If a person dies without a will, that person is said to have died “intestate”. Should the decedent die intestate, the probate assets are usually not turned over to the state of Florida. This situation would occur if the decedent had no “heirs.” If the decedent died intestate, the decedent’s probate assets will be distributed to the decedent’s heirs according to Part 1. Chapter 732 of Florida Statutes. This distribution of the decedent’s probate estate is subject to exceptions for homestead property and exempt personal property, and a statutory allowance to the surviving spouse and lineal heirs that decedent supported.
According to the Florida Probate Code the probate assets of an intestate decedent passes to their statutory heirs as follows :
- If there is a surviving spouse and no surviving descendant of the decedent, the entire intestate estate goes to the spouse.
- If there is a surviving spouse and the decedent is survived by one or more descendants, all of whom are also descendants of the surviving spouse, and the surviving spouse has no other descendant, the entire intestate estate goes to the spouse.
- If there is a surviving spouse and there are one or more surviving descendants of the decedent who are not lineal descendants of the surviving spouse, one-half of the intestate estate goes to the spouse.
- If there is a surviving spouse and there are one or more surviving descendants of the decedent, all of whom are also descendants of the surviving spouse, and the surviving spouse has one or more descendants who are not descendants of the decedent, one-half of the intestate estate goes to the spouse.
If the deceased person is not survived by a spouse or descendants
- To the descendants of the decedent.
- If there is no descendant, to the decedent’s father and mother equally, or to the survivor of them.
- If there is none of the foregoing, to the decedent’s brothers and sisters and the descendants of deceased brothers and sisters.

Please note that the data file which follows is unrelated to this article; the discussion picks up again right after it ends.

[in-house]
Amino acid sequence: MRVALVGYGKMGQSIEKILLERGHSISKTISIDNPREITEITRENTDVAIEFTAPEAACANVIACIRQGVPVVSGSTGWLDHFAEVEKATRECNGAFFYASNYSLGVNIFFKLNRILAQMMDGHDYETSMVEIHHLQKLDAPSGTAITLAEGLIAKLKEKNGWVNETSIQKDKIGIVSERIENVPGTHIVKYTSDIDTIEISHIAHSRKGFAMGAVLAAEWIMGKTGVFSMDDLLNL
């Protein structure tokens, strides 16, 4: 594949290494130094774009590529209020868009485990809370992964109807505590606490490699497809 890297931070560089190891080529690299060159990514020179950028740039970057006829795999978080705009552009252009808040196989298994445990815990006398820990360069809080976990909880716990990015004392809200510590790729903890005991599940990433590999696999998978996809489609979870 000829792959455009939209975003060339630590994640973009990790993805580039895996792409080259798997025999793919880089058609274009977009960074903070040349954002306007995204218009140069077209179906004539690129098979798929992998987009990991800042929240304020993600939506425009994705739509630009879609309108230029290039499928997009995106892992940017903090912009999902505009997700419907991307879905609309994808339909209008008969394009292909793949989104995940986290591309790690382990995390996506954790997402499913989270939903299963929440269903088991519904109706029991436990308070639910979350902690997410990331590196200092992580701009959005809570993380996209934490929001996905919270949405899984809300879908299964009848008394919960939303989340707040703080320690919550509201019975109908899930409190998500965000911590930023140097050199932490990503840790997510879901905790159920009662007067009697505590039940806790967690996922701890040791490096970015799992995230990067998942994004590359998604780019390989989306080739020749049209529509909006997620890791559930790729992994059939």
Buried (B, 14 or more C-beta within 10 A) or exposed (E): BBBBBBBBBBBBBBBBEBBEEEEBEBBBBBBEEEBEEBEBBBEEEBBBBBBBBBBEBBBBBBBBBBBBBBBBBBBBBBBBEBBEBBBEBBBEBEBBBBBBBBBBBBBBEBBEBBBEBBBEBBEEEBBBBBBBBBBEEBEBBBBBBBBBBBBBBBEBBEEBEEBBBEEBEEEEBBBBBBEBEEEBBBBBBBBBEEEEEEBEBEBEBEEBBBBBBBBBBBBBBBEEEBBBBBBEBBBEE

- If there is none of the foregoing, the estate shall be divided, one-half of which shall go to the decedent’s paternal, and the other half to the decedent’s maternal, kindred in the following order:
- To the grandfather and grandmother equally, or to the survivor of them.
- If there is no grandfather or grandmother, to uncles and aunts and descendants of deceased uncles and aunts of the decedent.
- If there is either no paternal kindred or no maternal kindred, the estate shall go to the other kindred who survive, in the order stated above.
- If there are no kindred of either part, the whole of the property shall go to the kindred of the last deceased spouse of the decedent as if the deceased spouse had survived the decedent and then died intestate entitled to the estate.
- If none of the foregoing, and if any of the descendants of the decedent’s great-grandparents were Holocaust victims as defined in s. 626.9543(3)(a), including such victims in countries cooperating with the discriminatory policies of Nazi Germany, then to the descendants of the great-grandparents. The court shall allow any such descendant to meet a reasonable, not unduly restrictive, standard of proof to substantiate his or her lineage. This subsection only applies to escheated property and shall cease to be effective for proceedings filed after December 31, 2004.
Next of Kin Disputes
Who is a “next of kin”? This sometimes can be contentious and parties may challenge whether a potential heir qualifies or not. This becomes a greater possibility the more remote possible heirs are. How do you avoid this? Prepare a will that leaves your assets to the beneficiaries that you choose. The attorneys at Akin Law P.A. are available to assist you with this important part of your estate plan
Guidance in the toughest times.
By law, most often probate administration must be handled by a qualified attorney. At Akin Law P.A. we have extensive experience administering probate and assisting beneficiaries arrange and distribute assets. The attorneys at Akin Law dedicate their time to meticulously assisting clients with all details of the probate administration process. If you require a probate and estate administration attorney, please contact us today for a consultation.